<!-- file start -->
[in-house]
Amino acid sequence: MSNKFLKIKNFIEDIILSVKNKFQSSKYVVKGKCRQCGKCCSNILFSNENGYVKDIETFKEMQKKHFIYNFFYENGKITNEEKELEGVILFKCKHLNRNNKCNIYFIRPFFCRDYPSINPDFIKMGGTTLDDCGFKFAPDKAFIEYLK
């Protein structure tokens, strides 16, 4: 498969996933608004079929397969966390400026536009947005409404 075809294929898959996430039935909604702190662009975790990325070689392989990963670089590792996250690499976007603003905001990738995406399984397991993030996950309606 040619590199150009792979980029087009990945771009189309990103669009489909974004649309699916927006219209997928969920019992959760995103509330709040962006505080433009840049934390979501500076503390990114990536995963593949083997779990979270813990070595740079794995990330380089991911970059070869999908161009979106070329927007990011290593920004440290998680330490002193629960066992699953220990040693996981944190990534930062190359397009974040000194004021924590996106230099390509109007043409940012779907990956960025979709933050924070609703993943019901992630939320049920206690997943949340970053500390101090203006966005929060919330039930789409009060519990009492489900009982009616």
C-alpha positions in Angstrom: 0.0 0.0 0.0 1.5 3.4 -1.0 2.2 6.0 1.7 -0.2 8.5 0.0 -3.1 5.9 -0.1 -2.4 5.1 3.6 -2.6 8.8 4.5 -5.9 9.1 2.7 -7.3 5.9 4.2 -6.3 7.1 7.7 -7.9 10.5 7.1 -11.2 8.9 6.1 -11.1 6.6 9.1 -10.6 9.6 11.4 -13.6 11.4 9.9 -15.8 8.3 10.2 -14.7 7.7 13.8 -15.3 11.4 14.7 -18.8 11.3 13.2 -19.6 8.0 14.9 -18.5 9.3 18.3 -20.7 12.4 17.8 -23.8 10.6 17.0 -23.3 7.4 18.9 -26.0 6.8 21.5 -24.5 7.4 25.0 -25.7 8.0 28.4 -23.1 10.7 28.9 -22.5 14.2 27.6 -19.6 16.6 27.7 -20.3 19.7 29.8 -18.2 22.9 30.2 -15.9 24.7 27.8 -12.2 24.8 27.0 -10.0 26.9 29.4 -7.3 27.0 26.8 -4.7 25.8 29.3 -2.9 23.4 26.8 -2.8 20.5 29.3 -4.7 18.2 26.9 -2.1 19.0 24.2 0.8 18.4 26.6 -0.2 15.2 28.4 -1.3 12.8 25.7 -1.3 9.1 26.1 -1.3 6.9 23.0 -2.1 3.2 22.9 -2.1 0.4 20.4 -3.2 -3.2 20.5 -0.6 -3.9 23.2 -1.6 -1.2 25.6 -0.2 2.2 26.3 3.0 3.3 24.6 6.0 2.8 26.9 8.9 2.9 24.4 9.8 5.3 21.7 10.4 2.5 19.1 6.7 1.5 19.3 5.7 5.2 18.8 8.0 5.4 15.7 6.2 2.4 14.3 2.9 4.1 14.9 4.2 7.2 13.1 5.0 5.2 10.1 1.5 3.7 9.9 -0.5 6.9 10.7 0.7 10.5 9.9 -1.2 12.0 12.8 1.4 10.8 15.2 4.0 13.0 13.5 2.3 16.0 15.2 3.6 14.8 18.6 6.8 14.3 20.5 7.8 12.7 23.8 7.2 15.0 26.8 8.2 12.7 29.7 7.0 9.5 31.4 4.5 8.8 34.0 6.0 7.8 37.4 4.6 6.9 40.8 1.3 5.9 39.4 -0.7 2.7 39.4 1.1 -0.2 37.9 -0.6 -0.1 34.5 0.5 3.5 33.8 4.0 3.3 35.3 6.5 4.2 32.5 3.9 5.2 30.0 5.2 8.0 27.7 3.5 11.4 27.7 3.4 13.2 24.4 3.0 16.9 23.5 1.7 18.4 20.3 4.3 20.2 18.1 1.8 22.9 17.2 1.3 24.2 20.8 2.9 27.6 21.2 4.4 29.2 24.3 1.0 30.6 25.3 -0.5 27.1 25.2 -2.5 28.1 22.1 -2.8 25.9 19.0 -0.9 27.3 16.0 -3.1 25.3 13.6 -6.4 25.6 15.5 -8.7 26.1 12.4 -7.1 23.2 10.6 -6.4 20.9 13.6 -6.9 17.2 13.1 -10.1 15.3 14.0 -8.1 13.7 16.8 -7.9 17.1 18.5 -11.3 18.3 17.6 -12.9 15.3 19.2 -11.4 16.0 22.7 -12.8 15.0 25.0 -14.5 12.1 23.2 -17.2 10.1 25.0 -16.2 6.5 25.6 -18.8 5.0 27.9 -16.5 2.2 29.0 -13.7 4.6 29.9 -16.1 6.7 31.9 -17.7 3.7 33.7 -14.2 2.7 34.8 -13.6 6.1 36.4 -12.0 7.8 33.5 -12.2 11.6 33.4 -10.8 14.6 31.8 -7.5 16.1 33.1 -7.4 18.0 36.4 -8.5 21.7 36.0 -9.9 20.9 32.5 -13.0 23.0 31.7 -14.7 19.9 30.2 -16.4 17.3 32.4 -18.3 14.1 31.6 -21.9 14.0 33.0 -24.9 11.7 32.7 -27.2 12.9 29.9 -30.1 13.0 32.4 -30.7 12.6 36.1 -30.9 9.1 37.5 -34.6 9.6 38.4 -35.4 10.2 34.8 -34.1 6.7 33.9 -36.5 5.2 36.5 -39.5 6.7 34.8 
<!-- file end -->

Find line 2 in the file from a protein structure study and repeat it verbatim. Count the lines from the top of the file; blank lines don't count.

Amino acid sequence: MSNKFLKIKNFIEDIILSVKNKFQSSKYVVKGKCRQCGKCCSNILFSNENGYVKDIETFKEMQKKHFIYNFFYENGKITNEEKELEGVILFKCKHLNRNNKCNIYFIRPFFCRDYPSINPDFIKMGGTTLDDCGFKFAPDKAFIEYLK